Mathieu, Simone (1908–1980)
Mathieu, Simone (1908–1980)
French tennis champion . Born Simone Passemard in 1908; died in 1980; married name was Mathieu.
Won the French junior championship (1926); won French mixed doubles with Damien Mitic (1927) and Yvon Petra (1938); won Wimbledon doubles with Elizabeth Ryan (1933, 1934) and with Billie Yorke of England (1937); won the French doubles championship with Elizabeth Ryan (1933, 1934), with Billie Yorke (1936, 1938), and with Jadwiga Jedrejowska of Poland (1939); runner-up for the French singles title (1929, 1932, 1933, 1935, 1936, 1937); runner-up in the U.S. doubles with Jedrejowska (1938).
One of the few married women to win the French junior title at age 18, Simone Mathieu inherited the French tennis crown from Suzanne Lenglen , and was France's stellar player before World War II. In women's doubles, she was a six-time French champion. In women's singles, she was a five-time runner-up, including three losses to Hilde Sperling , before finally taking the French singles title at age 30 in 1938 (she would win again in 1939). Known as a baseliner with a formidable temper, Mathieu also made the semifinals at Wimbledon six times. She once whacked a ball so hard in frustration that she nearly hit Queen Mary of Teck in the Royal Box. Mathieu would later use her energy and rebelliousness working with the French Resistance during World War II, creating a women's auxiliary group.
"Mathieu, Simone (1908–1980)." Women in World History: A Biographical Encyclopedia. . Encyclopedia.com. (September 15, 2019). https://www.encyclopedia.com/women/encyclopedias-almanacs-transcripts-and-maps/mathieu-simone-1908-1980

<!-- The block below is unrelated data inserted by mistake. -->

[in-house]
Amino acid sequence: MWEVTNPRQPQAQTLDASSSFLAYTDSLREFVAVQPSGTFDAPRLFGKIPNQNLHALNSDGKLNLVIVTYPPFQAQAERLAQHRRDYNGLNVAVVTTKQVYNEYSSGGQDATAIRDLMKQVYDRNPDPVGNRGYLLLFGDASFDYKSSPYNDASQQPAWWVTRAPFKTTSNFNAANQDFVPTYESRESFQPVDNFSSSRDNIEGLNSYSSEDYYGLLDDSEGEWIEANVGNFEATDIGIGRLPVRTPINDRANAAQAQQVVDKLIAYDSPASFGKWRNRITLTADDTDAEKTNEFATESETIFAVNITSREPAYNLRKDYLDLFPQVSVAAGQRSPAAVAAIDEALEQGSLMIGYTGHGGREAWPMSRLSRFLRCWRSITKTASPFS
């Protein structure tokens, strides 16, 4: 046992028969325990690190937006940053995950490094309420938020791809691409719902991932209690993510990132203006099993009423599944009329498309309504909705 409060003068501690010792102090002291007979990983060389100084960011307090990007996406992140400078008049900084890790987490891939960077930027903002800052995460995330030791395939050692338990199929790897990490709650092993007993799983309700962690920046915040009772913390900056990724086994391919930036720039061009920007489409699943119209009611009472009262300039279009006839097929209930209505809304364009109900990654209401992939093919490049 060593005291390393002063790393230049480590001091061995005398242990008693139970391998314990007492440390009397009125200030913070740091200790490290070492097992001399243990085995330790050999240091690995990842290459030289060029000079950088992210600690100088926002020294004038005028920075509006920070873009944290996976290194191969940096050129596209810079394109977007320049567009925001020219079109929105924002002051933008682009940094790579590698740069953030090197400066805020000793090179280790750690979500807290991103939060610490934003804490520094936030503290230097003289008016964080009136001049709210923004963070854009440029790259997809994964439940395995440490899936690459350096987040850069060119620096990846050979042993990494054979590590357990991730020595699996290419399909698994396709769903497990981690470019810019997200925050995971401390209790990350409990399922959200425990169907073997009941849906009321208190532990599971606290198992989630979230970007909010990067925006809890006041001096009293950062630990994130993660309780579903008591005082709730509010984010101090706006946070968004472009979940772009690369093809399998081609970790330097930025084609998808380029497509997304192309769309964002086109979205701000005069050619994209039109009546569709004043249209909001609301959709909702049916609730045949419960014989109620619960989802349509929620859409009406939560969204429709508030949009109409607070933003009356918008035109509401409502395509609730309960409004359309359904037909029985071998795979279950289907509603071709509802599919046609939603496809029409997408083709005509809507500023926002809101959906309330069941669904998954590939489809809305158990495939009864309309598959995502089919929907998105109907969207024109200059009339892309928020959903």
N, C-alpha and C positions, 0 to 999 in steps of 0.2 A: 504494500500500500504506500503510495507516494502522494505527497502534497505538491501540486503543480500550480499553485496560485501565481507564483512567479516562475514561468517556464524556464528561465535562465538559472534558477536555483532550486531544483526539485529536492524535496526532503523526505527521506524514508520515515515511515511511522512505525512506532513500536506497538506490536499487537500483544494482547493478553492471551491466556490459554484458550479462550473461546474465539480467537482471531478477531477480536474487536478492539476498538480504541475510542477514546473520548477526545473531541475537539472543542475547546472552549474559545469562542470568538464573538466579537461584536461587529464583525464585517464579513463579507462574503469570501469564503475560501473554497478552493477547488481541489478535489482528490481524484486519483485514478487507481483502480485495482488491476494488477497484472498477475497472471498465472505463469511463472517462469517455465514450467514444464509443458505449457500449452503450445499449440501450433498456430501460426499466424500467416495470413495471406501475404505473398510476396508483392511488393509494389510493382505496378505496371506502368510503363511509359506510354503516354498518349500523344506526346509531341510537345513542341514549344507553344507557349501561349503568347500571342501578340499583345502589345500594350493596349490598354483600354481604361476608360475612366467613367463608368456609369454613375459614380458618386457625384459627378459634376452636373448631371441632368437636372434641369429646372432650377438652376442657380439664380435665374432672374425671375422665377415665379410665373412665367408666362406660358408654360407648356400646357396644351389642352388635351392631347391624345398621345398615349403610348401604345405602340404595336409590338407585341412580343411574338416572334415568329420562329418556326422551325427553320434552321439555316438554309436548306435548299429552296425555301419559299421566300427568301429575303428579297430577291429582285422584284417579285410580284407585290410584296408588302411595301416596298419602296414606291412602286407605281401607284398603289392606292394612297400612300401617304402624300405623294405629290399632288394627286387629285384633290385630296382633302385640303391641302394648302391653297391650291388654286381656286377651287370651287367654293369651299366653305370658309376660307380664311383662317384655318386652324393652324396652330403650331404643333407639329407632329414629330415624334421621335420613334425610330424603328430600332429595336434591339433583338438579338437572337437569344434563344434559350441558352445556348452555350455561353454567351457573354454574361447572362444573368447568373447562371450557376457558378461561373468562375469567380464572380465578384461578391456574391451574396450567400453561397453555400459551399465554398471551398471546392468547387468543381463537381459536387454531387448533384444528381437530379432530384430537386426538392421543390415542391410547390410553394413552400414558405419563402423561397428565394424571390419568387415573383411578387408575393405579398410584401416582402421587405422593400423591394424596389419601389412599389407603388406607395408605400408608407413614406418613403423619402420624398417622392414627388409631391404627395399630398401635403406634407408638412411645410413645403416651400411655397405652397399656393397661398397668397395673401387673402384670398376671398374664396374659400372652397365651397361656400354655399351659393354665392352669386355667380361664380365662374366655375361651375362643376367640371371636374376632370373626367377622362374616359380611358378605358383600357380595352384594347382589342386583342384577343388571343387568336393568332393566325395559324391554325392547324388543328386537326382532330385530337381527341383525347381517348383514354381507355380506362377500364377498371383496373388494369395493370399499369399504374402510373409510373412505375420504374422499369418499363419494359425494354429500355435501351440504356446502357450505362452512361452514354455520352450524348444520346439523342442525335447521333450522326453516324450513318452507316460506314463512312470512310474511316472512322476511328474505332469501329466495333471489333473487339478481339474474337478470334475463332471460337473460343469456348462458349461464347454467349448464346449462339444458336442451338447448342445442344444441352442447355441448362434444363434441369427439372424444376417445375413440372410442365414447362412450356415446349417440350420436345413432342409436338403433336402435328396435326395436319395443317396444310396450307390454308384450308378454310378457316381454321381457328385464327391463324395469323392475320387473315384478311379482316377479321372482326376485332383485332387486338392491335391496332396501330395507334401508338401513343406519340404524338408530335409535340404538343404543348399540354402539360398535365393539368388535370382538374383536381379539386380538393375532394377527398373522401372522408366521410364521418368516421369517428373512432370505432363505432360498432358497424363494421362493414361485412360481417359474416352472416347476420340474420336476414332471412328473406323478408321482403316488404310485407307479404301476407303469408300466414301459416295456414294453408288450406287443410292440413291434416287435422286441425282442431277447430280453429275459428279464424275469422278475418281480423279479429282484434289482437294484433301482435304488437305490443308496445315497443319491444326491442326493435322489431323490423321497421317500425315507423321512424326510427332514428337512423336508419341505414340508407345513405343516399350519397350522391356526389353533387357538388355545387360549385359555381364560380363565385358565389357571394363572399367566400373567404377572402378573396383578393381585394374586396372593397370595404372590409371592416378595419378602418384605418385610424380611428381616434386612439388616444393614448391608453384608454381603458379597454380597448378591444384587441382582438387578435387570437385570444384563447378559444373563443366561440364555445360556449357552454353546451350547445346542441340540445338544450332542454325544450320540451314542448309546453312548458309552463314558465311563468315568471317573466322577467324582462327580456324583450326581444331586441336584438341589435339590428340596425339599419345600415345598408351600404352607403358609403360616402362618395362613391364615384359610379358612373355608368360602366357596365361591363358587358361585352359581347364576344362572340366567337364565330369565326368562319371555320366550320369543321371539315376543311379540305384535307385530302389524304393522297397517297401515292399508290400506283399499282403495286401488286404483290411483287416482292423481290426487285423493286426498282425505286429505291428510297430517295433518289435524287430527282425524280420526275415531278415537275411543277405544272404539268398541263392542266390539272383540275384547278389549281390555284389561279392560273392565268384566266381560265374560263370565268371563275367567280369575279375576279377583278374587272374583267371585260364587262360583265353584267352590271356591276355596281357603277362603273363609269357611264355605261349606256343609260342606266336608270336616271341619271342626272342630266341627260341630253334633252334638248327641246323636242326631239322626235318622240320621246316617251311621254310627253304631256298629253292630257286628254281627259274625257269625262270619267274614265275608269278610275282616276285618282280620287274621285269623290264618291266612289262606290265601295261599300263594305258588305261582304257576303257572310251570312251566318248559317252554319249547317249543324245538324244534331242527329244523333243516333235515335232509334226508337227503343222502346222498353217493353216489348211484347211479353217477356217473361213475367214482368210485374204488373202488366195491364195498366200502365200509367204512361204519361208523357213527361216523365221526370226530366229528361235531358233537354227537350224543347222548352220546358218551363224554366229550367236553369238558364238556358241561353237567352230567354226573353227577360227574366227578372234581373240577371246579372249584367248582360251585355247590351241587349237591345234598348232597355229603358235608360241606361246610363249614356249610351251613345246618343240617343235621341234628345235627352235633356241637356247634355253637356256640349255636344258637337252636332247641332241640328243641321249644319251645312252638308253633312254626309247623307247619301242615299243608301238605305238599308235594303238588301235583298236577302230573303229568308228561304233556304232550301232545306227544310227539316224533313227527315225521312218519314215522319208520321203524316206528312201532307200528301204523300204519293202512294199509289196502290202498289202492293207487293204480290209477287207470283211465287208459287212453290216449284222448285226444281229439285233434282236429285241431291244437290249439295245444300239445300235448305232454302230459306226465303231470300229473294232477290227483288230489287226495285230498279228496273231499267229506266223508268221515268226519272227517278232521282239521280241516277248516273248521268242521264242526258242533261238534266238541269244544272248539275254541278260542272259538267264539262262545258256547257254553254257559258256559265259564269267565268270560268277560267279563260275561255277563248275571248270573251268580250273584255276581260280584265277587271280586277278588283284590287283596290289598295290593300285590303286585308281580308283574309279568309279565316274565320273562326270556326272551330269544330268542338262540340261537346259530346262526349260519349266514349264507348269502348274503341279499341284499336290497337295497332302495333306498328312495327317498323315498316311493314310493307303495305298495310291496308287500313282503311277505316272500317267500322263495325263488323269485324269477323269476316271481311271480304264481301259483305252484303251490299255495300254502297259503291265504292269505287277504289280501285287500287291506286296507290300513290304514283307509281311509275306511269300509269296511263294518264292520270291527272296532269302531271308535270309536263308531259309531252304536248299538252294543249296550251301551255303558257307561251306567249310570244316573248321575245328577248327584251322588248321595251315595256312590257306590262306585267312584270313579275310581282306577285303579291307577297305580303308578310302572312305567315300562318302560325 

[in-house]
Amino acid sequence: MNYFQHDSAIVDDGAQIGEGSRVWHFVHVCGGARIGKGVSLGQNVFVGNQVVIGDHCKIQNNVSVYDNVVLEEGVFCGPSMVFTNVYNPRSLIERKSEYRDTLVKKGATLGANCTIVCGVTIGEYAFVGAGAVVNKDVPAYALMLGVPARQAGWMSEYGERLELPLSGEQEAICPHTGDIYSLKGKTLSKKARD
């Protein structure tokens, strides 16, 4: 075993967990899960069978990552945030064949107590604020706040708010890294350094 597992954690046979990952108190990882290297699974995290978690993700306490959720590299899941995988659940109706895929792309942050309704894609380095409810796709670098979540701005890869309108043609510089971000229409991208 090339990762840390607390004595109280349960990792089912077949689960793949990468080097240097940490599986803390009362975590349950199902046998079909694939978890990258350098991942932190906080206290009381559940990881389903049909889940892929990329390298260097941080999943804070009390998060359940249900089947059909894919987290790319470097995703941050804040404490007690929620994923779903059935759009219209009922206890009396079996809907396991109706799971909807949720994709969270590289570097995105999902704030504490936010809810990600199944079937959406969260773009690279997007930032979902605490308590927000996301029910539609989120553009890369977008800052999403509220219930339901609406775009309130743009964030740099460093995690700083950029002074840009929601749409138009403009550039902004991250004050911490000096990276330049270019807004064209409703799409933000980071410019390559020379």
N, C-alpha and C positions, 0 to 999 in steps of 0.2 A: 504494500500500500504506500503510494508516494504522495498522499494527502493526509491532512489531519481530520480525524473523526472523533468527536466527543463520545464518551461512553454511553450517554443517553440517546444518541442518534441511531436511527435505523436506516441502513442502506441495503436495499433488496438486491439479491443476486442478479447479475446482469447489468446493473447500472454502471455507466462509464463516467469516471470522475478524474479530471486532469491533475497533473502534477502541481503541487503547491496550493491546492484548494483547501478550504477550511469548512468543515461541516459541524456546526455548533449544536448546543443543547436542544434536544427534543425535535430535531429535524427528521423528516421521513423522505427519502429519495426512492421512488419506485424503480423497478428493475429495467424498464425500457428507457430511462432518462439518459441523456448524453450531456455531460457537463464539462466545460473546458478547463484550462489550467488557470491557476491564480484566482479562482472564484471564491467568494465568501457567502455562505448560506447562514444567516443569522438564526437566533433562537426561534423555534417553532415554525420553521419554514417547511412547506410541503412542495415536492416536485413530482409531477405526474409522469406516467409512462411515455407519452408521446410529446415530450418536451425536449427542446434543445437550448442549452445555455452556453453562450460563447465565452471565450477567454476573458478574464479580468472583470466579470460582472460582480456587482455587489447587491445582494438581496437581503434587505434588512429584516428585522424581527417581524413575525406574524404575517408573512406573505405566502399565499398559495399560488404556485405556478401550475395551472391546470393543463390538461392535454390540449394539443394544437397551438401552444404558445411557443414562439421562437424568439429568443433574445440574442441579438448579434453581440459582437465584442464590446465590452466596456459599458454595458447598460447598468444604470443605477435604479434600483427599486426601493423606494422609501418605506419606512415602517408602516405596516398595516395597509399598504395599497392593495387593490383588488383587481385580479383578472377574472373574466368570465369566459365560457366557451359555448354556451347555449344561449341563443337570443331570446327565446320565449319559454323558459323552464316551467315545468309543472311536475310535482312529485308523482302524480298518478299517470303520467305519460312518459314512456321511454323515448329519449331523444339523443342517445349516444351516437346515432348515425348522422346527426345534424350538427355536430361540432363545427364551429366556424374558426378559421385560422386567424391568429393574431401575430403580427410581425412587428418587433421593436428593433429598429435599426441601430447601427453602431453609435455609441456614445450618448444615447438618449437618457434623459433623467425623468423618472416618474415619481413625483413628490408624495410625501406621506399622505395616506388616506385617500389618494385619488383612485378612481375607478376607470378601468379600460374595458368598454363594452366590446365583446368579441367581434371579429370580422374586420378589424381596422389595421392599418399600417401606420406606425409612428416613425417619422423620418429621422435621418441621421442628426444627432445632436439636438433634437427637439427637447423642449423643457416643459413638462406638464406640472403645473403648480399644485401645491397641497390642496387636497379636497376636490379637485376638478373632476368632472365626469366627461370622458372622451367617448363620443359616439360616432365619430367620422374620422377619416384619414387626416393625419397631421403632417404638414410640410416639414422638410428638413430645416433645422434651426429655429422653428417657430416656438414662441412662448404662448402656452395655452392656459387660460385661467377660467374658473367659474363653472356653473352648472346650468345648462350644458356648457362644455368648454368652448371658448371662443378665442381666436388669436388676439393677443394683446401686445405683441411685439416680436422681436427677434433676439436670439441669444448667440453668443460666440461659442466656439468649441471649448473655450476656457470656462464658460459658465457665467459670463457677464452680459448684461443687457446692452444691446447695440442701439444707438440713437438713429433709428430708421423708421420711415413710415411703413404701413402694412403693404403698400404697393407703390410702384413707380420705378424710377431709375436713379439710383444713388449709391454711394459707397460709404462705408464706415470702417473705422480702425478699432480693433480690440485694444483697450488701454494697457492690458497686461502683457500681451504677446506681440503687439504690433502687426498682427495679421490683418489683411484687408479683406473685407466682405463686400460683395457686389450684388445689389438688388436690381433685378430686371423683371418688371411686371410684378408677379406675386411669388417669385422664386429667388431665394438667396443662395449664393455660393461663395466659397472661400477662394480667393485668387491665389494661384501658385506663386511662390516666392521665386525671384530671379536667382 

"Mathieu, Simone (1908–1980)." Women in World History: A Biographical Encyclopedia. . Retrieved September 15, 2019 from Encyclopedia.com: https://www.encyclopedia.com/women/encyclopedias-almanacs-transcripts-and-maps/mathieu-simone-1908-1980
Encyclopedia.com gives you the ability to cite reference entries and articles according to common styles from the Modern Language Association (MLA), The Chicago Manual of Style, and the American Psychological Association (APA).
Within the “Cite this article” tool, pick a style to see how all available information looks when formatted according to that style. Then, copy and paste the text into your bibliography or works cited list.
Because each style has its own formatting nuances that evolve over time and not all information is available for every reference entry or article, Encyclopedia.com cannot guarantee each citation it generates. Therefore, it’s best to use Encyclopedia.com citations as a starting point before checking the style against your school or publication’s requirements and the most-recent information available at these sites:
Modern Language Association
The Chicago Manual of Style
American Psychological Association
- Most online reference entries and articles do not have page numbers. Therefore, that information is unavailable for most Encyclopedia.com content. However, the date of retrieval is often important. Refer to each style’s convention regarding the best way to format page numbers and retrieval dates.
- In addition to the MLA, Chicago, and APA styles, your school, university, publication, or institution may have its own requirements for citations. Therefore, be sure to refer to those guidelines when editing your bibliography or works cited list.